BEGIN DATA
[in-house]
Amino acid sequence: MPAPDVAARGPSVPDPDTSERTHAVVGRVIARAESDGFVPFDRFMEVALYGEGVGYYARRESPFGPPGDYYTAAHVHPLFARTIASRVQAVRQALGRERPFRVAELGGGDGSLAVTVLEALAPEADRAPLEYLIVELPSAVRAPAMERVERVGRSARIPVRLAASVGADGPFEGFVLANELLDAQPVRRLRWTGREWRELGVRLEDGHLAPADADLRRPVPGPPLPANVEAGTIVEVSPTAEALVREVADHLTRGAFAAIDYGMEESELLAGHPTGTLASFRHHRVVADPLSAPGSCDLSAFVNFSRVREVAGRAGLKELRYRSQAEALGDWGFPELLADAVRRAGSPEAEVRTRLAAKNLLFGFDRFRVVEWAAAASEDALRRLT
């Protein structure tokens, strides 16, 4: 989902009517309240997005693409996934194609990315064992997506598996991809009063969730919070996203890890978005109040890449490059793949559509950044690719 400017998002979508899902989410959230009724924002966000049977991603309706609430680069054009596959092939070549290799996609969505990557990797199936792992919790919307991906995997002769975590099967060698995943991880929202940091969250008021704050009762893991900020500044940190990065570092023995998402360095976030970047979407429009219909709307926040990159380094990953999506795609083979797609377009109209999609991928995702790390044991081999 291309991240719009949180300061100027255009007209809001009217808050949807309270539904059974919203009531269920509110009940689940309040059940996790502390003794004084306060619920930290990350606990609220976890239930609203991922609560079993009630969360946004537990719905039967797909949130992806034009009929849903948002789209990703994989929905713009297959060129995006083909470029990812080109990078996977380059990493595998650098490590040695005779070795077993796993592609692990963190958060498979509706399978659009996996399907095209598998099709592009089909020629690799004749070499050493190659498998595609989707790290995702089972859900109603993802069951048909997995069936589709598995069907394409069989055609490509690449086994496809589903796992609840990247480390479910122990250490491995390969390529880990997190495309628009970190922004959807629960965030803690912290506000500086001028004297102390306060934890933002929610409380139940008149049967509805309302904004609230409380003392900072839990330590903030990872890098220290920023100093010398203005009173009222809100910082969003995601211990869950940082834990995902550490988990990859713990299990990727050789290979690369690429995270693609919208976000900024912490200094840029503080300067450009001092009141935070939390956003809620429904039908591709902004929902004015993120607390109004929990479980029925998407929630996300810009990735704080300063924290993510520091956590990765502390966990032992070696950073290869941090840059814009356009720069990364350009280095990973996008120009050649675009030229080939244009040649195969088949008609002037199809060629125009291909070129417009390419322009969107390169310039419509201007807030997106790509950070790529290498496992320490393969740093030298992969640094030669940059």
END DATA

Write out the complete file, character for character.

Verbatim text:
[in-house]
Amino acid sequence: MPAPDVAARGPSVPDPDTSERTHAVVGRVIARAESDGFVPFDRFMEVALYGEGVGYYARRESPFGPPGDYYTAAHVHPLFARTIASRVQAVRQALGRERPFRVAELGGGDGSLAVTVLEALAPEADRAPLEYLIVELPSAVRAPAMERVERVGRSARIPVRLAASVGADGPFEGFVLANELLDAQPVRRLRWTGREWRELGVRLEDGHLAPADADLRRPVPGPPLPANVEAGTIVEVSPTAEALVREVADHLTRGAFAAIDYGMEESELLAGHPTGTLASFRHHRVVADPLSAPGSCDLSAFVNFSRVREVAGRAGLKELRYRSQAEALGDWGFPELLADAVRRAGSPEAEVRTRLAAKNLLFGFDRFRVVEWAAAASEDALRRLT
């Protein structure tokens, strides 16, 4: 989902009517309240997005693409996934194609990315064992997506598996991809009063969730919070996203890890978005109040890449490059793949559509950044690719 400017998002979508899902989410959230009724924002966000049977991603309706609430680069054009596959092939070549290799996609969505990557990797199936792992919790919307991906995997002769975590099967060698995943991880929202940091969250008021704050009762893991900020500044940190990065570092023995998402360095976030970047979407429009219909709307926040990159380094990953999506795609083979797609377009109209999609991928995702790390044991081999 291309991240719009949180300061100027255009007209809001009217808050949807309270539904059974919203009531269920509110009940689940309040059940996790502390003794004084306060619920930290990350606990609220976890239930609203991922609560079993009630969360946004537990719905039967797909949130992806034009009929849903948002789209990703994989929905713009297959060129995006083909470029990812080109990078996977380059990493595998650098490590040695005779070795077993796993592609692990963190958060498979509706399978659009996996399907095209598998099709592009089909020629690799004749070499050493190659498998595609989707790290995702089972859900109603993802069951048909997995069936589709598995069907394409069989055609490509690449086994496809589903796992609840990247480390479910122990250490491995390969390529880990997190495309628009970190922004959807629960965030803690912290506000500086001028004297102390306060934890933002929610409380139940008149049967509805309302904004609230409380003392900072839990330590903030990872890098220290920023100093010398203005009173009222809100910082969003995601211990869950940082834990995902550490988990990859713990299990990727050789290979690369690429995270693609919208976000900024912490200094840029503080300067450009001092009141935070939390956003809620429904039908591709902004929902004015993120607390109004929990479980029925998407929630996300810009990735704080300063924290993510520091956590990765502390966990032992070696950073290869941090840059814009356009720069990364350009280095990973996008120009050649675009030229080939244009040649195969088949008609002037199809060629125009291909070129417009390419322009969107390169310039419509201007807030997106790509950070790529290498496992320490393969740093030298992969640094030669940059």